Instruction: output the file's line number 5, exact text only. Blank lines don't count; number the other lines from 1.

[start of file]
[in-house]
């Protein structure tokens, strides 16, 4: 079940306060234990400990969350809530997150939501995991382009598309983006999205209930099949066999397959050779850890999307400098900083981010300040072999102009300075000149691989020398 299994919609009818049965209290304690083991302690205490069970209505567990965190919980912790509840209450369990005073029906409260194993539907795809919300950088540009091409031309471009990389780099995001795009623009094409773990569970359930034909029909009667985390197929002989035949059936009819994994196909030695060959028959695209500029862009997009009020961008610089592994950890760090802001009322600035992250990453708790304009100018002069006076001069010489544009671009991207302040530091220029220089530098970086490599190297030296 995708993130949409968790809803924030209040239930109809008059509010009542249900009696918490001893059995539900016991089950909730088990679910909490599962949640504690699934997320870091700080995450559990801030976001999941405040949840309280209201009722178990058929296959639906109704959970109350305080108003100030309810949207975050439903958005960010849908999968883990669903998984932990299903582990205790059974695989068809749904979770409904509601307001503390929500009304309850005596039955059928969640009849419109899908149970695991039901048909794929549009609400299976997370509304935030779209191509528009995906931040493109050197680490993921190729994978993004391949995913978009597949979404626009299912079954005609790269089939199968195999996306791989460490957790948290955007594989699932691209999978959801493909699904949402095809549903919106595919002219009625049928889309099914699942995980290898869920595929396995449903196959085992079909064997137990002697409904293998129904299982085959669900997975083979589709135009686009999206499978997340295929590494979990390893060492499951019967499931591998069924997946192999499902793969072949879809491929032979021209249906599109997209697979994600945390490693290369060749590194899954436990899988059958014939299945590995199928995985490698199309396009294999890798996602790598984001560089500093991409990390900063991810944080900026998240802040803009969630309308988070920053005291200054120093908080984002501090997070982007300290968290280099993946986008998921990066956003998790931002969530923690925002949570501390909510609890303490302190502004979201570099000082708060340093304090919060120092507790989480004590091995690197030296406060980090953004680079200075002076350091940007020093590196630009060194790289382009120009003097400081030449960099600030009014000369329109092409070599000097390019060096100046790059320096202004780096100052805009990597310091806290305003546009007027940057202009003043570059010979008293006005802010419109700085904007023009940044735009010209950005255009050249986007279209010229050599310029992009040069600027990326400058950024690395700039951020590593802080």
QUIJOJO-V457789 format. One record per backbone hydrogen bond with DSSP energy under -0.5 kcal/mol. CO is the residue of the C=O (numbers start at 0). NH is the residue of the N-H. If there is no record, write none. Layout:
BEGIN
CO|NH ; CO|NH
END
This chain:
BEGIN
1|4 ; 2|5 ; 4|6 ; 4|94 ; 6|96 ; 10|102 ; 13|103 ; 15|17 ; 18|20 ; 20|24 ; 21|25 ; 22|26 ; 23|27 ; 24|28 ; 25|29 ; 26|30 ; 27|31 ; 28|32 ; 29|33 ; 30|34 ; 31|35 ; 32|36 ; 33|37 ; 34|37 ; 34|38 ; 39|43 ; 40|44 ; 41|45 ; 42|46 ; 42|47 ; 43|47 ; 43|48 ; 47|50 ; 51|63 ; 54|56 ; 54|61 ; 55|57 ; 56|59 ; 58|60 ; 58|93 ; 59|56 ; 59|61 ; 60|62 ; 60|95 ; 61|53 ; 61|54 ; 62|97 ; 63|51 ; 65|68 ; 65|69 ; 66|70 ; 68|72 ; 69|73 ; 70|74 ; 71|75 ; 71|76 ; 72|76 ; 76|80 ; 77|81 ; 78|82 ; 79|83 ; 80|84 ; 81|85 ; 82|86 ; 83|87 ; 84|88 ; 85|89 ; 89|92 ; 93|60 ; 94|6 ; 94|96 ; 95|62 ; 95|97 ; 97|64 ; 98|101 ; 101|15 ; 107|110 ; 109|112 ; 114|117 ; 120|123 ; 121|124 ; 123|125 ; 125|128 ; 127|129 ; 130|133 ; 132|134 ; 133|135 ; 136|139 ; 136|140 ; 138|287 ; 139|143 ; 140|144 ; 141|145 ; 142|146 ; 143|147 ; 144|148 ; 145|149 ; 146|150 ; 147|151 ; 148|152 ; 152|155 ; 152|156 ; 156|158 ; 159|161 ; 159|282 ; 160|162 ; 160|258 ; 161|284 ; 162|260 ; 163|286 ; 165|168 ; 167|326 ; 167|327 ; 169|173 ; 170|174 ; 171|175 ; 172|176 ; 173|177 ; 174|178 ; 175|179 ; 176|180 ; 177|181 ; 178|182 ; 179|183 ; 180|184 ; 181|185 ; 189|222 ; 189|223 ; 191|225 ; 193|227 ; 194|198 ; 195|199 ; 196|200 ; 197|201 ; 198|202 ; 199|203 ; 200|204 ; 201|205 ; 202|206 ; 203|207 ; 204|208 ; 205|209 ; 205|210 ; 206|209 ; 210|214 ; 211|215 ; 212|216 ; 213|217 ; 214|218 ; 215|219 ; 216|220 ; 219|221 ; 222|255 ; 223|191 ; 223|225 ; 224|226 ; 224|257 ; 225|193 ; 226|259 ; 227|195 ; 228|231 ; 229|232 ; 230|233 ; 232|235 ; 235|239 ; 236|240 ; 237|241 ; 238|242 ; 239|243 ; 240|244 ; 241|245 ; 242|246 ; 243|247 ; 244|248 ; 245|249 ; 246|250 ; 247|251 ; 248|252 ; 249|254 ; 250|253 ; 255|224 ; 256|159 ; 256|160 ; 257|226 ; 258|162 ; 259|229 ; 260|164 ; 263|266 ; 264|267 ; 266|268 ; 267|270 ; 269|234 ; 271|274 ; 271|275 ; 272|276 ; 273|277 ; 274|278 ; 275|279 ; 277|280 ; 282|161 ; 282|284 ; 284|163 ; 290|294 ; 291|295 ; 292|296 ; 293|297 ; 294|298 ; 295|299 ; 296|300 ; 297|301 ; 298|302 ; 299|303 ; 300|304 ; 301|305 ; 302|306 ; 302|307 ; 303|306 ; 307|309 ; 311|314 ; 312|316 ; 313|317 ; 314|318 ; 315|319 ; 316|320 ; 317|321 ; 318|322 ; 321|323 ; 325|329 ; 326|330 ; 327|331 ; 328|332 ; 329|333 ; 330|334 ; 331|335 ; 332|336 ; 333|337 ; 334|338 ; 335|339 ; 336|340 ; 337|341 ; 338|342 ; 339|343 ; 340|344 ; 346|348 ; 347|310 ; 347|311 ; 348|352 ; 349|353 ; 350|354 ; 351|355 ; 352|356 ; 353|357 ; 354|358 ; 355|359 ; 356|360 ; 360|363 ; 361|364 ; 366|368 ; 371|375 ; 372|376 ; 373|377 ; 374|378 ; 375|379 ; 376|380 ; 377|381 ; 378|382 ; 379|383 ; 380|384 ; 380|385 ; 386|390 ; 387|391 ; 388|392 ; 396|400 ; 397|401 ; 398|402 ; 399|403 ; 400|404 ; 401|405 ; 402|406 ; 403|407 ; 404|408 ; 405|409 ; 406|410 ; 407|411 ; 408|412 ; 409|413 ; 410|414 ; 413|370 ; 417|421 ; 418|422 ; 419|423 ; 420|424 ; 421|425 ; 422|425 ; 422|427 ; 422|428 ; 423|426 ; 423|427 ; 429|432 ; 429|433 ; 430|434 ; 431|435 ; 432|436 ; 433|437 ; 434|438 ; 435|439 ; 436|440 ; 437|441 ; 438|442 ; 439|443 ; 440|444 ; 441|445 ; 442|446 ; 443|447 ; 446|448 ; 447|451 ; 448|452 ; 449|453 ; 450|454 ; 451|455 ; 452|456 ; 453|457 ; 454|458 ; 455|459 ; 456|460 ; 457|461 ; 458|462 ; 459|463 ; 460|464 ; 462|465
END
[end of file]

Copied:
CO|NH ; CO|NH